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  • Writer's pictureSarah L Rhoades, DVM

How to make a Duct Tape Soak Boot

A MUST know for any horse owner. Hoof abscesses are one of the most common causes of lameness in a horse - they can cause your horse to go on a little off, to even none-weight bearing lame sometimes quite suddenly - and it's often simply a question of when as opposed to if it will happen to most horse owners.

Hoof Testers are used by veterinarians to test the bottom of a horse's hoof for specific points of soreness. They are helpful in localizing lameness and are an important part of any orthopedic examination.
Hoof Testers are used by veterinarians to test the bottom of a horse's hoof for specific points of soreness. They are helpful in localizing lameness and are an important part of any orthopedic examination.

When an infection develops within a horse's hoof, pressure develops and can be especially painful depending on the structures involves (think about having an abscess under your fingernail... and then having stand with all your weight on it - that's basically what's going on here). The abscess must generate significant pressure until it is either pushed up the hoof and out the coronary band where the tissue is soft, or finds a hole in the bottom of the foot such as the frog or heel. Often, if your veterinarian is able to intervene, we can identify specifically where the hoof abscess is located using hoof testers, identify a tract and then dig a hole to the abscess to allow it to drain and heal.


Post care requires some elbow grease on your part though. The new hole must remain open to allow infection to drain out, but dirt and debris must be prevented from entering. The foot needs to remain covered to allow for drawing salves/ointments to remain in contact with the foot, allow the abscess to drain, and keep dirt, gravel, and manure out. You can buy commercial soak boots from the feed store to have on hand in this event - but in a pinch, this is a handy little protocol you can use. Check out the video below!!!


  1. You will need: Duct Tape, Baby Diaper, and Drawing Salve (could be any of the following - ichthamol, 50%/50% DMSO+Nitrofurosin **USE GLOVES**, magnesium sulfate or epsom salt paste, etc.)

  2. First, make two squares using strips of duct tape. The length of strips will vary depending on the size of your horse's hoof, however, for most light riding horses strips about 8-10" will work. Place one square on top of the other, such that the strips are perpendicular to each other for added strength.

  3. Clean the bottom of your horse's hoof. Ideally this is done in a clean area, so that as you are working if the horse (which can sometimes be quite painful and reluctance to have his/her foot handled) sets his foot down you don't have to clean it repeatedly.

  4. Place your drawing salve on the bottom of the hoof and immediately place the baby diaper over the top. Most baby diapers fit nicely over the foot and have the added bonus of having strips to attach it to the hoof.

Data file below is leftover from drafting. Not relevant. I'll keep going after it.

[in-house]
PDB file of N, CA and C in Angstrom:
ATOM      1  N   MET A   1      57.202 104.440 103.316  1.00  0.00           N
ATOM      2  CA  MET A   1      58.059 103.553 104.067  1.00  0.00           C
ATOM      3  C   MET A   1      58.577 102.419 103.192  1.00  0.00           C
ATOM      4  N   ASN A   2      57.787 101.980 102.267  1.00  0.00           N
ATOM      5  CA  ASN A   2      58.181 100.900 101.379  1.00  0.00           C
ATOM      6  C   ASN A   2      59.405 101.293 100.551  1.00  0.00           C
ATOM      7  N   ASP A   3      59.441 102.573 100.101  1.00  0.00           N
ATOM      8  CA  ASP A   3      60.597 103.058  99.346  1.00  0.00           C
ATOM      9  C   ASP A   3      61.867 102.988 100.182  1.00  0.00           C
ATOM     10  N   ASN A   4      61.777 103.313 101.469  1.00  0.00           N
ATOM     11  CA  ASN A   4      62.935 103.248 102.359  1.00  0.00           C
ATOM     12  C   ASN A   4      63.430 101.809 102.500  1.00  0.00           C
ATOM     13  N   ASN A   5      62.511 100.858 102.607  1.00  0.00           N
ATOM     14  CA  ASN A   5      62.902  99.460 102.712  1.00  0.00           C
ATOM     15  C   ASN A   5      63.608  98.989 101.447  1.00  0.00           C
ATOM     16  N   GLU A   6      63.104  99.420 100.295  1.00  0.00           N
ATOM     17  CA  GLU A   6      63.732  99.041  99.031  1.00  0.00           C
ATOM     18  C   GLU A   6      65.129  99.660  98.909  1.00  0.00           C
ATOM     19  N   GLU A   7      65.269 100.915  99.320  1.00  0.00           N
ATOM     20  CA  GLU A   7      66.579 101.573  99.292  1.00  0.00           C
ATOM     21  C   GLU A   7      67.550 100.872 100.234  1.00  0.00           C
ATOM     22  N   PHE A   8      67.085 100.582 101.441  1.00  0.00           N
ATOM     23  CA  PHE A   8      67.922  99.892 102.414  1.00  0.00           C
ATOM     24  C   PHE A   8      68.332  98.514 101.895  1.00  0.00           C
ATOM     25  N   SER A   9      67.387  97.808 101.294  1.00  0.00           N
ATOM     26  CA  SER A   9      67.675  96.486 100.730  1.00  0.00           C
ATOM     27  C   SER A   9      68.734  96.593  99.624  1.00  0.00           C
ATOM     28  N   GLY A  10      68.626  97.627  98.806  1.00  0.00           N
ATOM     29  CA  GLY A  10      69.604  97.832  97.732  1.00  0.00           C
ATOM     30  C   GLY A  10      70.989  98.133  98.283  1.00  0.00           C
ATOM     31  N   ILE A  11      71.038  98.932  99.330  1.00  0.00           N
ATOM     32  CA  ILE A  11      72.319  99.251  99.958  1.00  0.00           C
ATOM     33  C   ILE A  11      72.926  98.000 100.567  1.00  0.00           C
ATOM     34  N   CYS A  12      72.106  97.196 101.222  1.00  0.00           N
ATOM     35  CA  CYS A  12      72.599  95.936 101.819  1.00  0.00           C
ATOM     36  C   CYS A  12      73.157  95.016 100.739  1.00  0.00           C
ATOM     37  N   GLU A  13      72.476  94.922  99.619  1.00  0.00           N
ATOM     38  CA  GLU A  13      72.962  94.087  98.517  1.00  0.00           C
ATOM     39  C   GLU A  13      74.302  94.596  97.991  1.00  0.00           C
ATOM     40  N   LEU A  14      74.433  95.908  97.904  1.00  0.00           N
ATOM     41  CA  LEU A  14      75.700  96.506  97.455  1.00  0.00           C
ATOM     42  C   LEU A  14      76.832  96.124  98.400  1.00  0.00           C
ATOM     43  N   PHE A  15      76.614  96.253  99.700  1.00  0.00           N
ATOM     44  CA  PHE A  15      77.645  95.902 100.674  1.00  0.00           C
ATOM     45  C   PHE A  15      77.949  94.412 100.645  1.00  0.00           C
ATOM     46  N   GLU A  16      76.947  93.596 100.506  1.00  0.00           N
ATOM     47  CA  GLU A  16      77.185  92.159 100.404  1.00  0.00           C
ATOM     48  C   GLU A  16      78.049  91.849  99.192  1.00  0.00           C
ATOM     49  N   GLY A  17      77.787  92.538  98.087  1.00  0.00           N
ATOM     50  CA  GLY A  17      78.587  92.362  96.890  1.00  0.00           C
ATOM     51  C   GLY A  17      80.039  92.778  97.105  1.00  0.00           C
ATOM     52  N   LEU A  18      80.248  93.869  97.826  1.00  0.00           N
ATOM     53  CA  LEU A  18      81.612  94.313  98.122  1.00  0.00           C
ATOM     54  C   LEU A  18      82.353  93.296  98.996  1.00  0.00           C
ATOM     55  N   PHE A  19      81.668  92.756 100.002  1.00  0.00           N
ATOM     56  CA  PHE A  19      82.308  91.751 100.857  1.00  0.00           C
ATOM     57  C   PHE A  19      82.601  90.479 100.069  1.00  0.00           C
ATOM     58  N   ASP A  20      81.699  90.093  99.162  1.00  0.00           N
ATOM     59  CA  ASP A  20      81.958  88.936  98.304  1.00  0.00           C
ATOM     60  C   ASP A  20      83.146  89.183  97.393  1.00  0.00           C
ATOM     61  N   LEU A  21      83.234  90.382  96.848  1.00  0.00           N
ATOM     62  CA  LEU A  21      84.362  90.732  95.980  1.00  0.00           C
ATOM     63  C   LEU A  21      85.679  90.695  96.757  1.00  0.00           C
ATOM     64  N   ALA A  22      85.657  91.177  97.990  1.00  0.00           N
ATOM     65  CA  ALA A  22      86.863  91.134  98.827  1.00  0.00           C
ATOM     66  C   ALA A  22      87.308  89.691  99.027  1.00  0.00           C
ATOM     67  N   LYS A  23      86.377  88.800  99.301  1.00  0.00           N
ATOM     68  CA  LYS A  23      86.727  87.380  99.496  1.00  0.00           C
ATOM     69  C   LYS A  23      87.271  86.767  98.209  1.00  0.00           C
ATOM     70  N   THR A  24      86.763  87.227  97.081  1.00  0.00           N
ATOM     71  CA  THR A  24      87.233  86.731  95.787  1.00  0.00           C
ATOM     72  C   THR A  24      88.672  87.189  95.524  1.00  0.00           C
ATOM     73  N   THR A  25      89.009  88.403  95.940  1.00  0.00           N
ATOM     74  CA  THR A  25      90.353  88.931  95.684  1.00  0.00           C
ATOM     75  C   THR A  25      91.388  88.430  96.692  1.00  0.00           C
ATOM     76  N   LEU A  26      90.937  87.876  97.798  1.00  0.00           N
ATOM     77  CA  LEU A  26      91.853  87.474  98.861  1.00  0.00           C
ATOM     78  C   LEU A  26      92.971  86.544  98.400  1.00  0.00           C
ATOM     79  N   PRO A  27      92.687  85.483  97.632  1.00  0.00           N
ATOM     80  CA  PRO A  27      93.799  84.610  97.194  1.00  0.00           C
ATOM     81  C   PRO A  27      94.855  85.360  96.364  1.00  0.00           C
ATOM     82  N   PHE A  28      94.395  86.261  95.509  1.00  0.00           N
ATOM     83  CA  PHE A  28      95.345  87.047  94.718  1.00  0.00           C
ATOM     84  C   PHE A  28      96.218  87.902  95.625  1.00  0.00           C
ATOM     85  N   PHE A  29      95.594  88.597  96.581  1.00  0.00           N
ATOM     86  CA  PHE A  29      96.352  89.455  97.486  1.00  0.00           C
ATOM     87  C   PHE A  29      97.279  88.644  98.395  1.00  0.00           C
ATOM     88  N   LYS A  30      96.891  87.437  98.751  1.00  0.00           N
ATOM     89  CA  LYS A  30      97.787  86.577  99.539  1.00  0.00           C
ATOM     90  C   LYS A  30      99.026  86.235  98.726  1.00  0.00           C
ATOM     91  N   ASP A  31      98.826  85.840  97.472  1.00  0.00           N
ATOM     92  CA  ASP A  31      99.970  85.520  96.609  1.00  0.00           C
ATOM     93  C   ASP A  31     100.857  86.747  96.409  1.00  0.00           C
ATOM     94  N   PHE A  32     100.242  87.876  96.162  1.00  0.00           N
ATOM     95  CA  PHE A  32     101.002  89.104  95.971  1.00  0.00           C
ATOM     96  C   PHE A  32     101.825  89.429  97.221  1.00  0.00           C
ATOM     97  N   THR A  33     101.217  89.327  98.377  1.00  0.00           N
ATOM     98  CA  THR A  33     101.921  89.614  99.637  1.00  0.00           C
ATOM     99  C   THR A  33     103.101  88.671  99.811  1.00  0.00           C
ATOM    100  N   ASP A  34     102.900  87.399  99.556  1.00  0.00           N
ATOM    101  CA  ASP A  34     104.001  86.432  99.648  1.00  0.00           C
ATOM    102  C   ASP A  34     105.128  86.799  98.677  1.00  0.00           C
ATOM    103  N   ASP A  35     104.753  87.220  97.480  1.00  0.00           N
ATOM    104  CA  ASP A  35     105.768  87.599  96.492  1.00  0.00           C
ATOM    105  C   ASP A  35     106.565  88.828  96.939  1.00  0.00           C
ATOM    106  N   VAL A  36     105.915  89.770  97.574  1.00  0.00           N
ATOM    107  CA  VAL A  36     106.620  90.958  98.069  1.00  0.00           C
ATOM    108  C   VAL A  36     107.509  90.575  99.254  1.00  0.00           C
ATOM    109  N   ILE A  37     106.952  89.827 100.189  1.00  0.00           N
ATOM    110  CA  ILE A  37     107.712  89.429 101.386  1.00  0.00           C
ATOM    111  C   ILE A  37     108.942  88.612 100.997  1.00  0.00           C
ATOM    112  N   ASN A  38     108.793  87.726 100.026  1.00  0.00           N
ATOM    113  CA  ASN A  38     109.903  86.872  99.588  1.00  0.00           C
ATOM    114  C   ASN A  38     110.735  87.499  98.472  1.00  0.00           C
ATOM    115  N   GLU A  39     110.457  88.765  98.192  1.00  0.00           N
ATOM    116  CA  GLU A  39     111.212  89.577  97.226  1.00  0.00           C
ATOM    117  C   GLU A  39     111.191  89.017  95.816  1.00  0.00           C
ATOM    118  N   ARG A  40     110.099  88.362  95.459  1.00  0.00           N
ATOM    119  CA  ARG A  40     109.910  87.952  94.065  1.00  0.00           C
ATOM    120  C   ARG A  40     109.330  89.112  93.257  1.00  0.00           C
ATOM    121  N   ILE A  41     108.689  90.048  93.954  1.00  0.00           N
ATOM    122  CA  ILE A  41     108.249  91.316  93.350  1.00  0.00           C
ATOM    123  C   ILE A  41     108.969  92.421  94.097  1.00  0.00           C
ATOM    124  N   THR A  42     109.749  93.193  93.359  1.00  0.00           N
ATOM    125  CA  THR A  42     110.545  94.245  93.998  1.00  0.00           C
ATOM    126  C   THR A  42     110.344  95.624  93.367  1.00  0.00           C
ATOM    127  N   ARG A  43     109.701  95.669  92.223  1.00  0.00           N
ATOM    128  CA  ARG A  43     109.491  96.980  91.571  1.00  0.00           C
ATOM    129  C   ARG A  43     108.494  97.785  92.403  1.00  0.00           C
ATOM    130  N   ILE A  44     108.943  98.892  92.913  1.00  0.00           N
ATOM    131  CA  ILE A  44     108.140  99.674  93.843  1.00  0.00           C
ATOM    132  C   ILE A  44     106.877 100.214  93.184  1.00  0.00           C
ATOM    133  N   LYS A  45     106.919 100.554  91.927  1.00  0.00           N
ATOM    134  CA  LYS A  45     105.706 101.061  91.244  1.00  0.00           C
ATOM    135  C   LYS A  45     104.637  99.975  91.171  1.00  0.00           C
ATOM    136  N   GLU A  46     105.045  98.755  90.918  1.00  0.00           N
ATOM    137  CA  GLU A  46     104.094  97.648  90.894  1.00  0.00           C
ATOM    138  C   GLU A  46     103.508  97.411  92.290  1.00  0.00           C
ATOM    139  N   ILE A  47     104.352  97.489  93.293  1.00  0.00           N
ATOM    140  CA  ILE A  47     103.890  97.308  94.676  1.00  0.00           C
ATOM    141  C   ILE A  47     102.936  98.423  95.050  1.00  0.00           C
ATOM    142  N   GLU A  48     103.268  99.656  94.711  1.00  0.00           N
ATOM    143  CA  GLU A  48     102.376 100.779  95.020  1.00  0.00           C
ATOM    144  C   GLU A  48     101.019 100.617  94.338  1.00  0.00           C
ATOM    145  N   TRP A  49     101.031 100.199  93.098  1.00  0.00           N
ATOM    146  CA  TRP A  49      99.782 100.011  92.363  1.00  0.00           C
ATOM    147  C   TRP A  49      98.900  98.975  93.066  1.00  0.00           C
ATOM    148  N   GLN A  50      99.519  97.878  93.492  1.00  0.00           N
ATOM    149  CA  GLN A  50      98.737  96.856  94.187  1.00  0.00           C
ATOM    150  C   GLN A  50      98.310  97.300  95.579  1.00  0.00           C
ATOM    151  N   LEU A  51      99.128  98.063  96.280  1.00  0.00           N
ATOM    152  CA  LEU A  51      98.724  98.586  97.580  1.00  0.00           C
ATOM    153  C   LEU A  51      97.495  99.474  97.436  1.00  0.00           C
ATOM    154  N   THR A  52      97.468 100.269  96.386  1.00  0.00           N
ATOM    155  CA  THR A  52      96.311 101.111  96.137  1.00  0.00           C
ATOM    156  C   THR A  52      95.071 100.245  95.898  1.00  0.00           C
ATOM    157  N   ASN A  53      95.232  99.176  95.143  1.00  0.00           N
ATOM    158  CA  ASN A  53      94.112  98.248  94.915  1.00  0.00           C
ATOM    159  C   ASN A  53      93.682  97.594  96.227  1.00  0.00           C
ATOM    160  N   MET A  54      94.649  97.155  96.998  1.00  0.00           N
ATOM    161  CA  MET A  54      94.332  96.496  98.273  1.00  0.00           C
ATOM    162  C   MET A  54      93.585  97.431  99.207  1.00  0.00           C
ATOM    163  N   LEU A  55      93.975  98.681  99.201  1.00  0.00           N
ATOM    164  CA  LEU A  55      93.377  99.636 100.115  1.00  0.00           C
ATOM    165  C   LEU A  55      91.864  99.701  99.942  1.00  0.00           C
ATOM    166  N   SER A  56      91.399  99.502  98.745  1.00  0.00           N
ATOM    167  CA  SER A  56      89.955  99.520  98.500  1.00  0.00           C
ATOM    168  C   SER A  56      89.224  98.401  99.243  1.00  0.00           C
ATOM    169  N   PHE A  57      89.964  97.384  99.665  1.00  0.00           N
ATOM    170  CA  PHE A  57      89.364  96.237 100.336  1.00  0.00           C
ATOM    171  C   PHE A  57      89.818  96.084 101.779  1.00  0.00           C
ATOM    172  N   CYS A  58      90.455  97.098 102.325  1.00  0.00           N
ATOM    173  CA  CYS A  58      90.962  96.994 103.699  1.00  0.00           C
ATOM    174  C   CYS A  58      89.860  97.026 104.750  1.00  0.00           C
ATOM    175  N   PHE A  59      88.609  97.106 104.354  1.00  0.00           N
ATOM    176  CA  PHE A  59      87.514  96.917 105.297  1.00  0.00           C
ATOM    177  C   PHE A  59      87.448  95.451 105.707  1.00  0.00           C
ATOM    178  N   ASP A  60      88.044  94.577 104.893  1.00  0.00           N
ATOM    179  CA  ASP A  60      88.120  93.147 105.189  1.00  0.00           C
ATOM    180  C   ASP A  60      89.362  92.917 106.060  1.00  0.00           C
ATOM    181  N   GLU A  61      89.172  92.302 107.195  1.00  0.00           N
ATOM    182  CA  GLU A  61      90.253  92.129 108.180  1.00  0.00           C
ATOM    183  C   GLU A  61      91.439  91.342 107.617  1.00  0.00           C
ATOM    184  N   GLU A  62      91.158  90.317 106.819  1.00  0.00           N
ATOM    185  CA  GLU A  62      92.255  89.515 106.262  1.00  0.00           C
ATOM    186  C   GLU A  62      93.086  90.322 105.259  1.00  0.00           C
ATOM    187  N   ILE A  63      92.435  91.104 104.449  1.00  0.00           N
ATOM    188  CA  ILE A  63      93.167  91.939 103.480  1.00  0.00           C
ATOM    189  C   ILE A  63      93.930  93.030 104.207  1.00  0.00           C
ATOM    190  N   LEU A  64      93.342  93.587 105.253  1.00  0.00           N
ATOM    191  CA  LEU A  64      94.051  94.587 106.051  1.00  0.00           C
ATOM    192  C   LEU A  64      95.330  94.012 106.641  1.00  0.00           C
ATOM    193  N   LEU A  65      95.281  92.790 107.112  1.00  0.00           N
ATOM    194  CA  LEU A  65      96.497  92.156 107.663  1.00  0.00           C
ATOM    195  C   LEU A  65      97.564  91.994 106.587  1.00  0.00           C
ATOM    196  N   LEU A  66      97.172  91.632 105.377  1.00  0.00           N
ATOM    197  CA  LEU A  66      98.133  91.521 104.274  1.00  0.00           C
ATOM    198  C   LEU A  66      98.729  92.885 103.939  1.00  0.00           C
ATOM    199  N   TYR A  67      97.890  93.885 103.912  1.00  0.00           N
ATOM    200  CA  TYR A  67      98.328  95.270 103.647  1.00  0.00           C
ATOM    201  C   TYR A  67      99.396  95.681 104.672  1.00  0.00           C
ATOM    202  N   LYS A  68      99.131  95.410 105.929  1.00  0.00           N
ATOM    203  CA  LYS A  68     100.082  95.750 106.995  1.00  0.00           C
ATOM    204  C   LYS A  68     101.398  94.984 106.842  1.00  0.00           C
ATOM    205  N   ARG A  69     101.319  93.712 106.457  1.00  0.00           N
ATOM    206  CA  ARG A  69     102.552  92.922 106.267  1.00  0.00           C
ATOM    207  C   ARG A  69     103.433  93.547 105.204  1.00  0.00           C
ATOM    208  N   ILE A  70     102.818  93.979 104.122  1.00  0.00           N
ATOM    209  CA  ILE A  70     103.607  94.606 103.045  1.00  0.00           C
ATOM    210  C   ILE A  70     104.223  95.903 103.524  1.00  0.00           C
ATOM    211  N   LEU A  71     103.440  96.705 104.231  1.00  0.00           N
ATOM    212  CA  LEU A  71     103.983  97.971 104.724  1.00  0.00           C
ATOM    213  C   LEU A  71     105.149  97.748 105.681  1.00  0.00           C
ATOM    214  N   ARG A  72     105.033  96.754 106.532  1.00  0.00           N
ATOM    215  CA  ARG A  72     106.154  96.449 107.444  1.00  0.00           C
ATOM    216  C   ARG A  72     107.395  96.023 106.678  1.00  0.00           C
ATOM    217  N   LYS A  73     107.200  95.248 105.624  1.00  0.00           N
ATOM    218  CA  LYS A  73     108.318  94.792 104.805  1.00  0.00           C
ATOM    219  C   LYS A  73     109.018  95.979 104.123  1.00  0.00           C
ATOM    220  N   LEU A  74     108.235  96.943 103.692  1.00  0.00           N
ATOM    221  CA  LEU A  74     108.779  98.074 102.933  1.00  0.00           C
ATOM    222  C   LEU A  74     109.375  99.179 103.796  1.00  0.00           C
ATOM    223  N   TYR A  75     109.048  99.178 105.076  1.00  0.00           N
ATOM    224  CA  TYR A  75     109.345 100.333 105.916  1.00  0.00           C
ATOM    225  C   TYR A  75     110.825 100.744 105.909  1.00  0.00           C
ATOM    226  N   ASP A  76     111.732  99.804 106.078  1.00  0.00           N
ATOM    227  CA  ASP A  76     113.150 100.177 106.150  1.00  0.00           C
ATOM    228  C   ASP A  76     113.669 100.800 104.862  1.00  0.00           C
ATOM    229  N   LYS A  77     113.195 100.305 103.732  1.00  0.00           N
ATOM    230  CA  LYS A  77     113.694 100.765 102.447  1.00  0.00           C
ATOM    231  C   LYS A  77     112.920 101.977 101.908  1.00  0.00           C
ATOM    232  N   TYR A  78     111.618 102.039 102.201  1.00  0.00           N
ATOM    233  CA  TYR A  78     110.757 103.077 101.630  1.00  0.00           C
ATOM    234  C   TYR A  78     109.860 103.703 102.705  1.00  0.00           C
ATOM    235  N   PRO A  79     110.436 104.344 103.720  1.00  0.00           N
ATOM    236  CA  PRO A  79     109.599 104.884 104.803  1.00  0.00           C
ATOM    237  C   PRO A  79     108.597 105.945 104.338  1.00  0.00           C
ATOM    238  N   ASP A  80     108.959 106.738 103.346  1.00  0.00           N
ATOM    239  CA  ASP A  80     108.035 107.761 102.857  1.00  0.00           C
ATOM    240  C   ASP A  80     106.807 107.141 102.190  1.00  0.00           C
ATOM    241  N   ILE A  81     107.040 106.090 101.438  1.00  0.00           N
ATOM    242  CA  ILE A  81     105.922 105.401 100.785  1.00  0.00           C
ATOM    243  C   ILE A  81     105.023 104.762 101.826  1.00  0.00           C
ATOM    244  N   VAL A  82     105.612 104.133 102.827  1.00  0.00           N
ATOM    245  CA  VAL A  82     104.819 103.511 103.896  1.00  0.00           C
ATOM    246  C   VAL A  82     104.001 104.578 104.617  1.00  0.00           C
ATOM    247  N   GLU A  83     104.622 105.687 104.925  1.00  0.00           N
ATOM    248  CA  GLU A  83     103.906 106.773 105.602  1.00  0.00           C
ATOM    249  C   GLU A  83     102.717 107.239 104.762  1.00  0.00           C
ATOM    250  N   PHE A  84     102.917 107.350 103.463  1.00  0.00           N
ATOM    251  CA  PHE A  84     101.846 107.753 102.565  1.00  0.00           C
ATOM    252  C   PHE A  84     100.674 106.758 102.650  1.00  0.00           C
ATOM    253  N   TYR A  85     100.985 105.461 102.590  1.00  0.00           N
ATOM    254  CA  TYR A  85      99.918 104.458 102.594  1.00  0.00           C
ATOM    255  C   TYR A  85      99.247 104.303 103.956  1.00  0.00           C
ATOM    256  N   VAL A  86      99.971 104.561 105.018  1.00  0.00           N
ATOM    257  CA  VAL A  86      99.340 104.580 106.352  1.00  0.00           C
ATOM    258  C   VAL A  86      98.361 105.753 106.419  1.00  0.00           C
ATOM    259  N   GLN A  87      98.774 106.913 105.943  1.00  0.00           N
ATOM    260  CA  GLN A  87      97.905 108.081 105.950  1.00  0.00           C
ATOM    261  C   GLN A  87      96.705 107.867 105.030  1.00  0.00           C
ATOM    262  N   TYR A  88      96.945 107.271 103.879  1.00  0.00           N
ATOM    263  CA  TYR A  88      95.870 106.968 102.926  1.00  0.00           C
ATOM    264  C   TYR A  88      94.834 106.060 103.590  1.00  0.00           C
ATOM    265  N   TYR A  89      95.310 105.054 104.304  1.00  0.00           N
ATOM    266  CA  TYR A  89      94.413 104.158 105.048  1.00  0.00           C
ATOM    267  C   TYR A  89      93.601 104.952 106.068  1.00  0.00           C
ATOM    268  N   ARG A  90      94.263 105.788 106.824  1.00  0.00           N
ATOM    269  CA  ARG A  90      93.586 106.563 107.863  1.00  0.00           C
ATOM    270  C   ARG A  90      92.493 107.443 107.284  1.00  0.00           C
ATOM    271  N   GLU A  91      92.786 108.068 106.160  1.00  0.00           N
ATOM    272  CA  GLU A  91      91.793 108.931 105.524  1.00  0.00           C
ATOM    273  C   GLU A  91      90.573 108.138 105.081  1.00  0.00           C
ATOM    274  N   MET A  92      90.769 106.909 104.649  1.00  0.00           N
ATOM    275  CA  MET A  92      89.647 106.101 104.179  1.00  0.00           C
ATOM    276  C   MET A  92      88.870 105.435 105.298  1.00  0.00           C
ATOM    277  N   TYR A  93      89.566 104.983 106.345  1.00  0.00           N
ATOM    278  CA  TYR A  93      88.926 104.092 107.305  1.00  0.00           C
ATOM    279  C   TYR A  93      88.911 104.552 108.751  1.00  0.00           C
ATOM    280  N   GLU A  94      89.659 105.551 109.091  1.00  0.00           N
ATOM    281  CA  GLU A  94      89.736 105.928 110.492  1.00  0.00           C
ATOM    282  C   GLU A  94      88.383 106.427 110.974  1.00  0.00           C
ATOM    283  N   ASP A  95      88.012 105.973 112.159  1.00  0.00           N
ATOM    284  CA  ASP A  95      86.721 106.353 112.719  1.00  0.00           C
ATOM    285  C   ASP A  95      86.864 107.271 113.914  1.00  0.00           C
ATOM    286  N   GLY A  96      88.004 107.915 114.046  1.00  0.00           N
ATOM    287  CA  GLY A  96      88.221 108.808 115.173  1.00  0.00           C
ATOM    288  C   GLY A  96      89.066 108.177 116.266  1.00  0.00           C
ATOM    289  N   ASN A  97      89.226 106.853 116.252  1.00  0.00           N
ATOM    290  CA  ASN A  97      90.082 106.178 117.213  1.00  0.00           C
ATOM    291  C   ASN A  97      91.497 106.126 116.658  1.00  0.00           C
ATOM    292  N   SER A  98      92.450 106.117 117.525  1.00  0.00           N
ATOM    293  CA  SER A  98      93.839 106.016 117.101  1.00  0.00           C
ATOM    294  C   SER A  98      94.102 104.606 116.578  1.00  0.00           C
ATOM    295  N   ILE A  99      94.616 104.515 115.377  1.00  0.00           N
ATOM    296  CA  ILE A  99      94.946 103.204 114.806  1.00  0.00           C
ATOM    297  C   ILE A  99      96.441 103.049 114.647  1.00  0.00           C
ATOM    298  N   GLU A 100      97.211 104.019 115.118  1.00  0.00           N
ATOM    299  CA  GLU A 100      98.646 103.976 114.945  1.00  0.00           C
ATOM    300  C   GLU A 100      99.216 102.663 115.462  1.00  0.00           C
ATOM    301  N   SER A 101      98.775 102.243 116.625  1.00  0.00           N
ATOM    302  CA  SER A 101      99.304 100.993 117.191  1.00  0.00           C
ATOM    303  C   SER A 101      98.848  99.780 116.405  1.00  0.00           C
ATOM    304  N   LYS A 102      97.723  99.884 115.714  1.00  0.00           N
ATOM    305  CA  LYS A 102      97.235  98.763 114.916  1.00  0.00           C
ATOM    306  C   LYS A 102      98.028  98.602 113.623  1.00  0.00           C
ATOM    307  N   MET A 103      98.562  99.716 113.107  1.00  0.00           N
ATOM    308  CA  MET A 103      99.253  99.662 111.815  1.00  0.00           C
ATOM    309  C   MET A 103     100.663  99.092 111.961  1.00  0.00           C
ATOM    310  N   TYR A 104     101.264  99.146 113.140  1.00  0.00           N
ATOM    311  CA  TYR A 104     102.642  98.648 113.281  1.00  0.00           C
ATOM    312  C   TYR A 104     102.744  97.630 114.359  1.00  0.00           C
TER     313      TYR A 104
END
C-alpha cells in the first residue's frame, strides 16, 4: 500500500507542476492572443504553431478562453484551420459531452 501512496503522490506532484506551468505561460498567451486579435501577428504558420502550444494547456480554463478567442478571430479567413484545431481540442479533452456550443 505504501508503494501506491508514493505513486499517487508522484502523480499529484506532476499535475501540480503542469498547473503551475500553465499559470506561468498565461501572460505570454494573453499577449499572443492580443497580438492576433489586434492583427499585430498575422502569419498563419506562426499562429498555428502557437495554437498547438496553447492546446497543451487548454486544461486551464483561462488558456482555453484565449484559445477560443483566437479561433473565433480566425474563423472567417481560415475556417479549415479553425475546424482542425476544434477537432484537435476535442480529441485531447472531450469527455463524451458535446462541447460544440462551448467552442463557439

5. The duct tape square goes on top of the baby diaper. Push the sides around the hoof.

  6. Take additional duct tape, and wrap the sides of the duct tape square to the hoof. Make sure to stay on the hard part of the foot and do not go past onto the soft part of the leg (the coronary band) or you may damage your horse's leg. If you do accidentally, push the duct tape down and tape around and over to keep it off the coronary band.

  7. You may reinforce your boot by placing additional duct tape to the sole of the foot, or wrapping the boot in vet wrap (again, be SURE to stay beneath the coronary band or the vet wrap can turn into a very very bad tourniquet).

  8. Check daily to make sure the bottom of the foot isn't wearing through - particularly right at the tip of the toe, you may add additional duct tape to the bottom of the foot to make your boot last a bit longer.

Sarah L Rhoades DVM, is a graduate of the University of Missouri - College of Veterinary Medicine. She has practiced general equine medicine in the St Louis area for the last 6 years and has also performed regulatory racetrack work. Dr Rhoades is licensed to work in Missouri and Illinois and is located west of St Louis in Franklin County, Missouri. Sarah enjoys riding barrel horses and ranch western performance.
Sarah L Rhoades DVM, is a graduate of the University of Missouri - College of Veterinary Medicine. She has practiced general equine medicine in the St Louis area for the last 6 years and has also performed regulatory racetrack work. Dr Rhoades is licensed to work in Missouri and Illinois and is located west of St Louis in Franklin County, Missouri. Sarah enjoys riding barrel horses and ranch western performance.




Sarah L Rhoades DVM, is a graduate of the University of Missouri - College of Veterinary Medicine. She has practiced general equine medicine in the St Louis area for the last 6 years and has also performed regulatory racetrack work. Dr Rhoades is licensed to work in Missouri and Illinois and is located west of St Louis in Franklin County, Missouri. Sarah enjoys riding barrel horses and ranch western performance.


Be aware that the views expressed here are one veterinarian’s opinion and that medical diagnosis, treatment, and advice should be obtained through a good veterinary-client-patient relationship.

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